(Lisa Pearce is deputy CEO of Open Doors UK and Ireland, which works with partners worldwide to support Christians who are under pressure for their faith. She traveled to Lebanon in April to meet with Syrian Christians who have fled the violence in their homeland. Here are some of her observations:)
About 30 kilometres outside Syria’s western border, the Lebanon town of Zahle is full of refugees: Many make it across the Syria-Lebanon border and not much farther. With new refugees arriving every day, it seems that every spare building, shed and patch of ground is being rented by families or groups of families, at crippling prices. Even those leaving Syria with money can afford almost nothing in Lebanon. Before the uprising, Lebanese prices were several times higher than those in Syria. A colleague in Beirut, 90 minutes from the border, used to travel to Syria to shop for clothes because it was so much cheaper. Now, with more people competing for the same land, rooms or bunch of bananas, prices in the border town have rocketed, putting many essentials out of reach of desperate refugees.
On arriving at a church to meet our host for a few days, I was struck by how tiny it was: All we saw was a network of small rooms. And with only 50 members, it was greatly outnumbered by the refugees flooding into the town. Even so, they started going out to sit with a few families and understand their needs. They gathered what food, blankets and mattresses they could, and gave them to the families. They arranged for a doctor to come and visit the sick; They prayed with those who wanted prayer. And they visited more families, found more clothes, more mattresses. Two weeks before our visit, a large crowd of desperate, newly arrived refugees gathered outside the church and demanded food, mattresses and cooking materials. The church team were ‘five minutes from calling the police’. It is not easy. That little congregation now has been given funds from a partner organisation (which my organisation is working with inside Syria), and are helping many hundreds of families.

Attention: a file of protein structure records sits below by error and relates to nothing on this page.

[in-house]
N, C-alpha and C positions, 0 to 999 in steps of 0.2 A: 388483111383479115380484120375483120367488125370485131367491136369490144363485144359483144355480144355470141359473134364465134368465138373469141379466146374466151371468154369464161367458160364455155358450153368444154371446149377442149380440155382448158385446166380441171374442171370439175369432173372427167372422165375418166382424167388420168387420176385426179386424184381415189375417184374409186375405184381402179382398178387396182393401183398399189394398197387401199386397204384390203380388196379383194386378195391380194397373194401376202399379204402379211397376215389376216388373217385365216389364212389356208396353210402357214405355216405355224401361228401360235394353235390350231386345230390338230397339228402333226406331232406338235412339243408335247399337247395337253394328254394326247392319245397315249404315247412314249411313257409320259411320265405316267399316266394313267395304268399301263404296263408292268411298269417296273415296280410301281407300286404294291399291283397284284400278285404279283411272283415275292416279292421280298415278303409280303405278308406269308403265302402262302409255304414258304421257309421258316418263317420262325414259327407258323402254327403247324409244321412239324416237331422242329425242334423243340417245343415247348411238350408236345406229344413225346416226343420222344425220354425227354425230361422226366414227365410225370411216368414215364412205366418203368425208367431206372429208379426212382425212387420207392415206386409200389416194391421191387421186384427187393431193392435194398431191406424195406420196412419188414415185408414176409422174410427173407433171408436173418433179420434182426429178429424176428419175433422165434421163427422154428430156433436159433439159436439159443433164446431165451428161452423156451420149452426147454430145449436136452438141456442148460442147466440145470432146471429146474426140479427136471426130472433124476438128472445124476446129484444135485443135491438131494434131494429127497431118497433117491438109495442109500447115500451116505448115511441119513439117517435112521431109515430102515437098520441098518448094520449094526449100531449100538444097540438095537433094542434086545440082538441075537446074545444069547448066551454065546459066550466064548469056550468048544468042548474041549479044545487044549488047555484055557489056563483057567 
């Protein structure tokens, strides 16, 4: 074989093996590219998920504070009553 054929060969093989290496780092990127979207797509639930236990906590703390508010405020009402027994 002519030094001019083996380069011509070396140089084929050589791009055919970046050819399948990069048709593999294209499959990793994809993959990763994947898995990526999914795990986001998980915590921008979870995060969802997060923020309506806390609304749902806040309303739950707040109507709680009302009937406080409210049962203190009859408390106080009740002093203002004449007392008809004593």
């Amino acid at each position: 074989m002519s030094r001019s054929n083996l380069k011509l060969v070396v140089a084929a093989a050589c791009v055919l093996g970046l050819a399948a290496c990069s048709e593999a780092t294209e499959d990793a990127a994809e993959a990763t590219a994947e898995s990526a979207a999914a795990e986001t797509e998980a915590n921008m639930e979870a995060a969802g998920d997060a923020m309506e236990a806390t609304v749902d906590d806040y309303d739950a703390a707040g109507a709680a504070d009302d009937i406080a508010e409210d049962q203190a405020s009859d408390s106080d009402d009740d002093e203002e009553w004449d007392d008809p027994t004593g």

As we walk down the street, a refugee comes up to our host, and embraces him. He tells us how, since meeting Christians and being cared for by the church, he’s spiritually richer than he has ever been – despite having ‘lost’ everything when he left Syria.